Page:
But Driffield’s hopes ended when the scrum-half dropped the ball in a tackle by, you guessed it, Gareth Foreman.
The West hero had the last touch when he kicked the ball out, bringing the final whistle.
And it was a whistle which the players and spectators had heard so much of.
This reporter is not in the business of slagging off referees – without a ref you wouldn’t have a game and all that.
However, Saturday’s fare of whistle, whistle and more blinking whistle ruined the match.
There were 30 penalty awards – 16 to West and 14 to Driffield – and this writer lost count on the number of free-kicks. Even Carol Vorderman may have struggled.
You see only a handful of free-kicks in a match at most – Saturday’s total was well into double figures.
So, on average, two minutes of rugby was punctuated with a penalty or free-kick. No wonder it wasn’t much of a spectacle.
When the sides did get the opportunity to play, there was some decent rugby to be admired, including from Driffield, who do not look like a bottom-four team.
Indeed, seven days after West put a hopeless Durham City to the sword, they looked like cutting Driffield into similar pieces.
West led 21-3 inside the first breathtaking 18 minutes.
Gareth Foreman made a great break from the 22-metre line, beating two defenders before leaving full-back Lee Birch clutching shadows to score under the posts.
The stand-off then provided the scoring pass for Gavin Robinson to go over under the sticks after Coates had been stopped short from a free kick.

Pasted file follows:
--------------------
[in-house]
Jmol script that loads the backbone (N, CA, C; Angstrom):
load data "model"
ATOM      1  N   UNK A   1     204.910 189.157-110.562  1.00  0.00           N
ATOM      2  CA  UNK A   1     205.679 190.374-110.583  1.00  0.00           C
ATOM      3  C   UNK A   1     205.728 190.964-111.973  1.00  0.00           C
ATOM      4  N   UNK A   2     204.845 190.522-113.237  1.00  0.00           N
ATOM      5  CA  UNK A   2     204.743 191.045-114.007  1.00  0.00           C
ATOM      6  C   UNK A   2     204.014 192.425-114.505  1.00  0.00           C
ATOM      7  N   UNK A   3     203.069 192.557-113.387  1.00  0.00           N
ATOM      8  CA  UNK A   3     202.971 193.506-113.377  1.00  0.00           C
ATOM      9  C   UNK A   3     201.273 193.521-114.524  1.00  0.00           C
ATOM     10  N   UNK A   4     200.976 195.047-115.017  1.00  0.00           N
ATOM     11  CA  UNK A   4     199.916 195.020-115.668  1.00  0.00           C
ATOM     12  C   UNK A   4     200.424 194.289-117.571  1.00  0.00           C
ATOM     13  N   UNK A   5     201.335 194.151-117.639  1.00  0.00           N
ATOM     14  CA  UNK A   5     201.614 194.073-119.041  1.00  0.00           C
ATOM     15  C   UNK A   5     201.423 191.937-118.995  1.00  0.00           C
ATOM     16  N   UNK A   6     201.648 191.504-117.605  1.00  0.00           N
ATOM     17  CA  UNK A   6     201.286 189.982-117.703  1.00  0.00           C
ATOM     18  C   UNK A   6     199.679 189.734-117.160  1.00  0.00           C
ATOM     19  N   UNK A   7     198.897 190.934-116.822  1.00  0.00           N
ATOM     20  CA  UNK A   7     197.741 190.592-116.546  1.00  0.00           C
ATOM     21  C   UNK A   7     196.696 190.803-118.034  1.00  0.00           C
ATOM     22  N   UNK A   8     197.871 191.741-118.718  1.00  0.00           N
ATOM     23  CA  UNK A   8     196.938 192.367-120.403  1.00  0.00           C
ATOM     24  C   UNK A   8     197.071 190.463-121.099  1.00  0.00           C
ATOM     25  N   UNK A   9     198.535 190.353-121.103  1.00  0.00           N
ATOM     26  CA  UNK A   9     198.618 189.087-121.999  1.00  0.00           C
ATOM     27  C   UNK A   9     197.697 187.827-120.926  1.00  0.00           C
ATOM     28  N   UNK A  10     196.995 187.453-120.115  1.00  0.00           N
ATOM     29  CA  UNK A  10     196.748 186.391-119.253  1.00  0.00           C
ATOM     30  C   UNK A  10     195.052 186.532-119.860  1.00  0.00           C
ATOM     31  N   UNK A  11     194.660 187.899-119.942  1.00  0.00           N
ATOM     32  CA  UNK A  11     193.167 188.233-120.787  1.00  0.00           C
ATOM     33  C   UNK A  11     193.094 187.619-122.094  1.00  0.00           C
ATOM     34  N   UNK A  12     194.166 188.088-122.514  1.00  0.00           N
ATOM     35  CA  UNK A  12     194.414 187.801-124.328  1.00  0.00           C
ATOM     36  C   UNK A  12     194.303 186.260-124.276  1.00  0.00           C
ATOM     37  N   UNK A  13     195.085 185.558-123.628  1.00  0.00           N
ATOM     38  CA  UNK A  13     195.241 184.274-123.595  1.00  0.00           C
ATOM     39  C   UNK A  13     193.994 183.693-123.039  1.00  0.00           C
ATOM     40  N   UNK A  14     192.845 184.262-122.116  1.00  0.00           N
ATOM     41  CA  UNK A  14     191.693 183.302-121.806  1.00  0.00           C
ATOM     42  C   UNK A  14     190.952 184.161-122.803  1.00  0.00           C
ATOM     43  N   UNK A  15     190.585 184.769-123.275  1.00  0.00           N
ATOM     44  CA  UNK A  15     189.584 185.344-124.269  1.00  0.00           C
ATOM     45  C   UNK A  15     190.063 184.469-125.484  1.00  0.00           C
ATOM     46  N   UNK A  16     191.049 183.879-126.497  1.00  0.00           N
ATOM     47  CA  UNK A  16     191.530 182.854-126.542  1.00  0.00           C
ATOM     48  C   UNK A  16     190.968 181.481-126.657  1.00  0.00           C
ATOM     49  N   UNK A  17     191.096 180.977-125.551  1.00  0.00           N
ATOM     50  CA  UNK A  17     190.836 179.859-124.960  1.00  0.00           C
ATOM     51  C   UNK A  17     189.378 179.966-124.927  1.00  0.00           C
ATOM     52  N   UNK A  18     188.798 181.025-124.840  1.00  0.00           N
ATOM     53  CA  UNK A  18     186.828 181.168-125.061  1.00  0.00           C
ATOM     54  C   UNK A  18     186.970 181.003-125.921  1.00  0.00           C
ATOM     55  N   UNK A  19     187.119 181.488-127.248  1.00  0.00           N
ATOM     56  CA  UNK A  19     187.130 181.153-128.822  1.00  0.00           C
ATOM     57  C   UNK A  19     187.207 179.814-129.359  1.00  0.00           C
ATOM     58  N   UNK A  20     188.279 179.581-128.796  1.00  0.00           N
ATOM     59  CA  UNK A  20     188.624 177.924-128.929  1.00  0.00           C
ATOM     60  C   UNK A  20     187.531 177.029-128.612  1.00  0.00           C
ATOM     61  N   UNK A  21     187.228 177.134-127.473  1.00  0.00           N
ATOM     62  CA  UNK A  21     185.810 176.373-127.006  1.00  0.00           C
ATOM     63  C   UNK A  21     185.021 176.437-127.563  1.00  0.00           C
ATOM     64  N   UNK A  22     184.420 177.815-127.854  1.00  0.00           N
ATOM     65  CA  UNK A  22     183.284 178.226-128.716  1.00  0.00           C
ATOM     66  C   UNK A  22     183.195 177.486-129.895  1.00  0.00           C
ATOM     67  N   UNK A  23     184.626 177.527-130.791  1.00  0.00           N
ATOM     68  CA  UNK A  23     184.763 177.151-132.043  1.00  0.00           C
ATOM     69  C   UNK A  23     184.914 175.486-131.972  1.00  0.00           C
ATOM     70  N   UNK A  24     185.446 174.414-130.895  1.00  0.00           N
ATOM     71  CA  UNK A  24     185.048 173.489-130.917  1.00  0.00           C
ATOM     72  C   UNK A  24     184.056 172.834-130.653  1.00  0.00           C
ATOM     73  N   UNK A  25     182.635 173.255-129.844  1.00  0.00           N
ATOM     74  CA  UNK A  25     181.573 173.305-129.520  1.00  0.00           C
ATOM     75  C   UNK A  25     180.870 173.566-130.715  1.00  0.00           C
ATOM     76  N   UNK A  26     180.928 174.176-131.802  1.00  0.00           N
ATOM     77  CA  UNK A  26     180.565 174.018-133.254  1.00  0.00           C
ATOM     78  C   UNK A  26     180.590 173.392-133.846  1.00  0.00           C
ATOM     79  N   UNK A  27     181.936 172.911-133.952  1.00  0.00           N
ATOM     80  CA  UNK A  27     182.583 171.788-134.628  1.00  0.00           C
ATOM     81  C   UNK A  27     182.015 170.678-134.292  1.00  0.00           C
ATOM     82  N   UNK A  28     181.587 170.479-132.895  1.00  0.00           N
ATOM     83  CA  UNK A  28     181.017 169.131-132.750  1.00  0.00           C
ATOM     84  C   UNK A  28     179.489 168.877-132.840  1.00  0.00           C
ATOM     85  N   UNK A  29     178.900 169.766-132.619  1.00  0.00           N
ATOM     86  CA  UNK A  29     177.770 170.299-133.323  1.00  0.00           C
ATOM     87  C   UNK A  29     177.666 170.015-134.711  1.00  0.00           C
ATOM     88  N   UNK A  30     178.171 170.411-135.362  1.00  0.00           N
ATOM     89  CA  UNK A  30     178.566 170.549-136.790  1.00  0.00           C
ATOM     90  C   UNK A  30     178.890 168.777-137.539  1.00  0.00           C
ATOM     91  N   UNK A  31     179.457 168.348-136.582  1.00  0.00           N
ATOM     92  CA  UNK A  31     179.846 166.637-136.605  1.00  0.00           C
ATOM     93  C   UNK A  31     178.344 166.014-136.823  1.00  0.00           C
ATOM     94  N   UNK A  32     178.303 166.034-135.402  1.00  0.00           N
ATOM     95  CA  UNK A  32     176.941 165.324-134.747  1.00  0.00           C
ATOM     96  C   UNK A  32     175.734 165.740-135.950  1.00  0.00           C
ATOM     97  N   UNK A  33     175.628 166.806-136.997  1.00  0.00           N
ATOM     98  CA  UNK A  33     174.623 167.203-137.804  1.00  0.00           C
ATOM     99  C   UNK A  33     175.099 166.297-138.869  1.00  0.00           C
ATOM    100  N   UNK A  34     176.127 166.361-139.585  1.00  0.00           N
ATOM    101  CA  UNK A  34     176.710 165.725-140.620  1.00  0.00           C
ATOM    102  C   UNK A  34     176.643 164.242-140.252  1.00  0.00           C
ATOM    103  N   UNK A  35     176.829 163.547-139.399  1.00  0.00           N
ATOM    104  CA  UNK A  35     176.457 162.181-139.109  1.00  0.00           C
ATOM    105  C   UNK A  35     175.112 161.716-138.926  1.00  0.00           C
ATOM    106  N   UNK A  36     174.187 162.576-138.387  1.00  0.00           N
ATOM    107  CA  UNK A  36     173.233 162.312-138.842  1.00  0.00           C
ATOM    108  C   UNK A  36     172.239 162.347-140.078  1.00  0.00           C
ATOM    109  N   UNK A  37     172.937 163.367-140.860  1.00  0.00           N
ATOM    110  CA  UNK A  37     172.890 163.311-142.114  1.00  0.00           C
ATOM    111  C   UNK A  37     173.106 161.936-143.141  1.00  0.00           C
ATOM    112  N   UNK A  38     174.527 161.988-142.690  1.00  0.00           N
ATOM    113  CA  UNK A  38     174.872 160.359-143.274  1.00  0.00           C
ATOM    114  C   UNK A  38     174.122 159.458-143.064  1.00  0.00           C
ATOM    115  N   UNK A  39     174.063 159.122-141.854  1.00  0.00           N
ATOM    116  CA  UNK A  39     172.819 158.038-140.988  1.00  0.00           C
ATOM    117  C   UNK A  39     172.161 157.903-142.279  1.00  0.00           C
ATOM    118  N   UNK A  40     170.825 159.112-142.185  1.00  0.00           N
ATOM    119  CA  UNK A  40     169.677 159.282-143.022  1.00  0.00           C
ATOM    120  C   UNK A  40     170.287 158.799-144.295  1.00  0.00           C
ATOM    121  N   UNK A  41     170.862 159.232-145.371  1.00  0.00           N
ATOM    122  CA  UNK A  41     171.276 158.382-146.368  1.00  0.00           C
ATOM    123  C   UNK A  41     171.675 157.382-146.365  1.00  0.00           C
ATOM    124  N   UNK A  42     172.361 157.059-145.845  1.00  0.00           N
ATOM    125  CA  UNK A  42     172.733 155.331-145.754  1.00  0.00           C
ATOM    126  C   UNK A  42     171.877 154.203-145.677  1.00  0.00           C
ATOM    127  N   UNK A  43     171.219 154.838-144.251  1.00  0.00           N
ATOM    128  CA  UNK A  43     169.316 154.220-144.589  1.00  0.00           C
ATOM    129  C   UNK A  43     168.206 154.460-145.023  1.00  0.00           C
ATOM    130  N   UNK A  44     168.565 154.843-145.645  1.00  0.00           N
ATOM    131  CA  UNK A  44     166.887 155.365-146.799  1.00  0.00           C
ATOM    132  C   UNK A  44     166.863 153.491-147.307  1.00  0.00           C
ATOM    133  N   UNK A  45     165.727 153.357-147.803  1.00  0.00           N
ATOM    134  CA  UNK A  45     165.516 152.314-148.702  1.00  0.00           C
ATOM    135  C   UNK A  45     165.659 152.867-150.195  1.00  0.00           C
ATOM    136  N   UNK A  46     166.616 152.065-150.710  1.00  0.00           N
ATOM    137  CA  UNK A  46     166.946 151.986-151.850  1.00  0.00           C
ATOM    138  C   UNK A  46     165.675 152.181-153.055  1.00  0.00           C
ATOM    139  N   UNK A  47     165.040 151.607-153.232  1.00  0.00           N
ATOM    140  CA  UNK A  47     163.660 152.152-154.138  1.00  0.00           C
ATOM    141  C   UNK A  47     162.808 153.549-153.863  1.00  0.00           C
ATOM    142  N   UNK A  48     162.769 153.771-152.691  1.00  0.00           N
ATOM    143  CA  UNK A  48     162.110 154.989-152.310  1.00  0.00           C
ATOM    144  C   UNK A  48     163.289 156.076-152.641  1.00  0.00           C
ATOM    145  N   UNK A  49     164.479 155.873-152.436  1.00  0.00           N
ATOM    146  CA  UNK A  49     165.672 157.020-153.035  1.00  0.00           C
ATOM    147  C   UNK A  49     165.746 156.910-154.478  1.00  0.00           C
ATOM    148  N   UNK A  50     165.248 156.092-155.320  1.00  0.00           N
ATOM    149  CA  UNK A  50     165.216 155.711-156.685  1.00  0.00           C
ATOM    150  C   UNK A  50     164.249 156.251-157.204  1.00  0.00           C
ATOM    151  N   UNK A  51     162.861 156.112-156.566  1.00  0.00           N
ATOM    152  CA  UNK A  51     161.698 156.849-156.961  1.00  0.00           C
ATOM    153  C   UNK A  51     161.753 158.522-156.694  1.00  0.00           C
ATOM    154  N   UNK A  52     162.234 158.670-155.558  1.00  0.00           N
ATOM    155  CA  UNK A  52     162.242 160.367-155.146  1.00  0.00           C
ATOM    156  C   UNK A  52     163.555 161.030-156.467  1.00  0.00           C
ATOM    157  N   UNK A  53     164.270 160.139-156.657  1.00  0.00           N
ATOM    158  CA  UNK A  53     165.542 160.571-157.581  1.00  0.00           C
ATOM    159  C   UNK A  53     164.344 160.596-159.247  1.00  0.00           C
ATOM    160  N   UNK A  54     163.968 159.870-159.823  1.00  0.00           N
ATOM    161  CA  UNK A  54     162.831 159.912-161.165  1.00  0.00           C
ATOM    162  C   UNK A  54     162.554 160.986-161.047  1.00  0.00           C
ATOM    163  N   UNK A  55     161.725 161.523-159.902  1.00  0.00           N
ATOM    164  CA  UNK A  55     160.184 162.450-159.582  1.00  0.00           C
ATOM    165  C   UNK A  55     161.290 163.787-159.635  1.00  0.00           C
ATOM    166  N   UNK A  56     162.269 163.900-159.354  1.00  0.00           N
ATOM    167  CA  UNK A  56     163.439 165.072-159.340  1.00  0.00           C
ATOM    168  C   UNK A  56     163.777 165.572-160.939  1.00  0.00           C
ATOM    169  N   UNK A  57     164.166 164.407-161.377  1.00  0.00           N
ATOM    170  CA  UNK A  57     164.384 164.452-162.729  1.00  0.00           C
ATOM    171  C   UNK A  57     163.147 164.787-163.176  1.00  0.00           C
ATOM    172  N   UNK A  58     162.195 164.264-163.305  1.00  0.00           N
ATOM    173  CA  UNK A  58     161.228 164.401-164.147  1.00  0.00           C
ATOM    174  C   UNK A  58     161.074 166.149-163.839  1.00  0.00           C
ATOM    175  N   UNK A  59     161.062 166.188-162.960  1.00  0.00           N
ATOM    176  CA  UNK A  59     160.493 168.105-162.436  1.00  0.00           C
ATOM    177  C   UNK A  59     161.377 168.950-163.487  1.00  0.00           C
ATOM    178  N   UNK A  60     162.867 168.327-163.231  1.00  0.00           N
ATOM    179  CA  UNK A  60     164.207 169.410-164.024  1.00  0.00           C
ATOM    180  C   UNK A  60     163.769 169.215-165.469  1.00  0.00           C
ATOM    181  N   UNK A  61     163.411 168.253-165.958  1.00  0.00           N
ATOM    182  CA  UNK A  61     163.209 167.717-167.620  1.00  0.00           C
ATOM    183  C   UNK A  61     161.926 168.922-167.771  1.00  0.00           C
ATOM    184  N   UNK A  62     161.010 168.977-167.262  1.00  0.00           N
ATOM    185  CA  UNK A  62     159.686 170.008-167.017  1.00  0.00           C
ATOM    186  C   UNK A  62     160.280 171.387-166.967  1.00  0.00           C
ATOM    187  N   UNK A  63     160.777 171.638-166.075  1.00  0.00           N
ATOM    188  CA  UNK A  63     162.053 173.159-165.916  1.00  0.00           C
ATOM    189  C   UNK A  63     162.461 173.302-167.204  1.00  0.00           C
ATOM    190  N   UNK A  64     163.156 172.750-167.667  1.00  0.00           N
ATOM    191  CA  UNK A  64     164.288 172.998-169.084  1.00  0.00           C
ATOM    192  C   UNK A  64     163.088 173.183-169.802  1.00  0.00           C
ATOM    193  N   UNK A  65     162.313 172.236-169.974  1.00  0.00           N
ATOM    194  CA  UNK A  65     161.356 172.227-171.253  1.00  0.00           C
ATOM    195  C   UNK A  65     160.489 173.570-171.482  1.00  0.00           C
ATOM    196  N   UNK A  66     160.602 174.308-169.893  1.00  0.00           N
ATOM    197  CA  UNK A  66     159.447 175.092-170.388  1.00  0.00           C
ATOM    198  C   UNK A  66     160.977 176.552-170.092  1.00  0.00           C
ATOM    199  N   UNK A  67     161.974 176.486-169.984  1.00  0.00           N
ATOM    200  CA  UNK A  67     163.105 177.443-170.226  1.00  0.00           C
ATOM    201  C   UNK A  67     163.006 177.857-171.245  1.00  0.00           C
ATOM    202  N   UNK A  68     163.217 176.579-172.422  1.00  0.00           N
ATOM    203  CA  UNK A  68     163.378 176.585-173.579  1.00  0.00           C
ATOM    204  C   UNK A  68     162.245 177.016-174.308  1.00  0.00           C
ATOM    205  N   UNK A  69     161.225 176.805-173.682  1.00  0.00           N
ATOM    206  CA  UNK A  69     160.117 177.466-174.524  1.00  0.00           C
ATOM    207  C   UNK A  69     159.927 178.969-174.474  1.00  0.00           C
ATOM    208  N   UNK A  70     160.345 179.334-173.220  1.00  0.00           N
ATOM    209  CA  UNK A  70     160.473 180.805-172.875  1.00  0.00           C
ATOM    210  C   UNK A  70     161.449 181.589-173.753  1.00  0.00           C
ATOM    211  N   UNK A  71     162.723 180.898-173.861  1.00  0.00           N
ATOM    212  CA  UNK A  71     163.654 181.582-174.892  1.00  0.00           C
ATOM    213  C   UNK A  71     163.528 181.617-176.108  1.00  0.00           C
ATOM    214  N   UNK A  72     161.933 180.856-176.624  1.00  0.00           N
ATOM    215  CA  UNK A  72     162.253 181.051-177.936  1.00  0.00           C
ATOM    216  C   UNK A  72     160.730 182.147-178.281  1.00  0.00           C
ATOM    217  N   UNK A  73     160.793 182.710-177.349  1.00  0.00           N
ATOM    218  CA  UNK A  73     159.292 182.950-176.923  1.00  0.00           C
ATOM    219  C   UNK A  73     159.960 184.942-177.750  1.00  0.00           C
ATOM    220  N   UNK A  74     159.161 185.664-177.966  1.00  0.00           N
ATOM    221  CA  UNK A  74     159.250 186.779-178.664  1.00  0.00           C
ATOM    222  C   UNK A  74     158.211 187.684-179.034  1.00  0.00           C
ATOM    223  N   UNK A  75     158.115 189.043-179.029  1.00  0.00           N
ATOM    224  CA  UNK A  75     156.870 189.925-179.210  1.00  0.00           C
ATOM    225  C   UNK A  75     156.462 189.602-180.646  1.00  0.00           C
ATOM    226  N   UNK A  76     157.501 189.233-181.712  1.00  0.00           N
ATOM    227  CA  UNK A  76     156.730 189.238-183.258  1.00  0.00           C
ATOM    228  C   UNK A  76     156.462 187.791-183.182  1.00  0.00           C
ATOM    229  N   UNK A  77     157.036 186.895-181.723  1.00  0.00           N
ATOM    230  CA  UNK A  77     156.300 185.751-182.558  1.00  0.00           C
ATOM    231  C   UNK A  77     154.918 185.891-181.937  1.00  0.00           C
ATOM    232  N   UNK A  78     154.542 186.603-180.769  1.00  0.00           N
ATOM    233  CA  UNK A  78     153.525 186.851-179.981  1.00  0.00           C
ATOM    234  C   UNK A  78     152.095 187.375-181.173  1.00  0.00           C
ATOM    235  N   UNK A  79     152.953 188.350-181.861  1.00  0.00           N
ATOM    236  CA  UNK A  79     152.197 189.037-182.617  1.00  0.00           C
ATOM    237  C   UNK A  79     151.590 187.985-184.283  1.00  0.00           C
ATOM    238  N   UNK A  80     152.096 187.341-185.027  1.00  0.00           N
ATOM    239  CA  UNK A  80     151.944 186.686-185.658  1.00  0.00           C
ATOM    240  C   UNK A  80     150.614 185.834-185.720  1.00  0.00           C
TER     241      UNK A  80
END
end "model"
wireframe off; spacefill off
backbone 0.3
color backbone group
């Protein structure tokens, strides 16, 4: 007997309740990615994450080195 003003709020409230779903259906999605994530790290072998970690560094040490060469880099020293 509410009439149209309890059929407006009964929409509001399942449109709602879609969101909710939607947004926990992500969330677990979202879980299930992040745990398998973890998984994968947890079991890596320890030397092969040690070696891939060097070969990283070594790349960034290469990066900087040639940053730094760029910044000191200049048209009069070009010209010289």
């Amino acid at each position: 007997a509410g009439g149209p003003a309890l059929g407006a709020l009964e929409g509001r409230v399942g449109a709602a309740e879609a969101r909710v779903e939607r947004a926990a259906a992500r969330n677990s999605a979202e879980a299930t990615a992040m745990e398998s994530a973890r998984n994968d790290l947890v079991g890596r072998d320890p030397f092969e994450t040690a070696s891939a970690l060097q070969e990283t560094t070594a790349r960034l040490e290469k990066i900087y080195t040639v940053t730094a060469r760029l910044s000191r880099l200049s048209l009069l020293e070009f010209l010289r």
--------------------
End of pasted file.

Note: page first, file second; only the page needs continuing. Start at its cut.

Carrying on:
And Gareth Foreman completed the easy finish from close range in the 18th minute after the excellent back row of Stephen Stockdale, Jonny Boatman and Dan Boatman had all handled after the first completed scrum of the match. Foreman added all three conversions.
Birch had landed one penalty from three attempts in reply but, at that stage, Driffield seemed set for a long and torrid afternoon.
But the East Yorkshire side had not received the copy of that script.
Driffield possessed a decent pack, a real handful of a scrum-half and a very skilled and dangerous backline, in particular Birch at full-back.
And the league’s top points scorer finished off a slick handling move in the 25th minute down the right at the clubhouse end to touch down for his side’s first try.
The number 15 was unlucky to see his conversion rebound off the post, but he did kick a penalty on 31 minutes to reduce the home advantage to 21-11.
Four minutes after the interval, Birch used his speed and strength to hold off the West defence to score a try down the left, with his well-struck conversion making it 21-18.
In between the blasts of Mr Jones’s whistle, both sides had spells on the attack – Driffield knocking on when well positioned in the 22 and West prop Jon Norris being forced into touch following a Tom Dixon lineout take.
West still had the edge but in their anxiety to find a vital fourth score they telegraphed a long pass to the wing.
McClarron, after a bit of a juggle, intercepted and dashed clear to threaten an end to West’s unbeaten home record.
But it would be Gareth Foreman who would have the decisive say at both ends of the field to keep his team on top.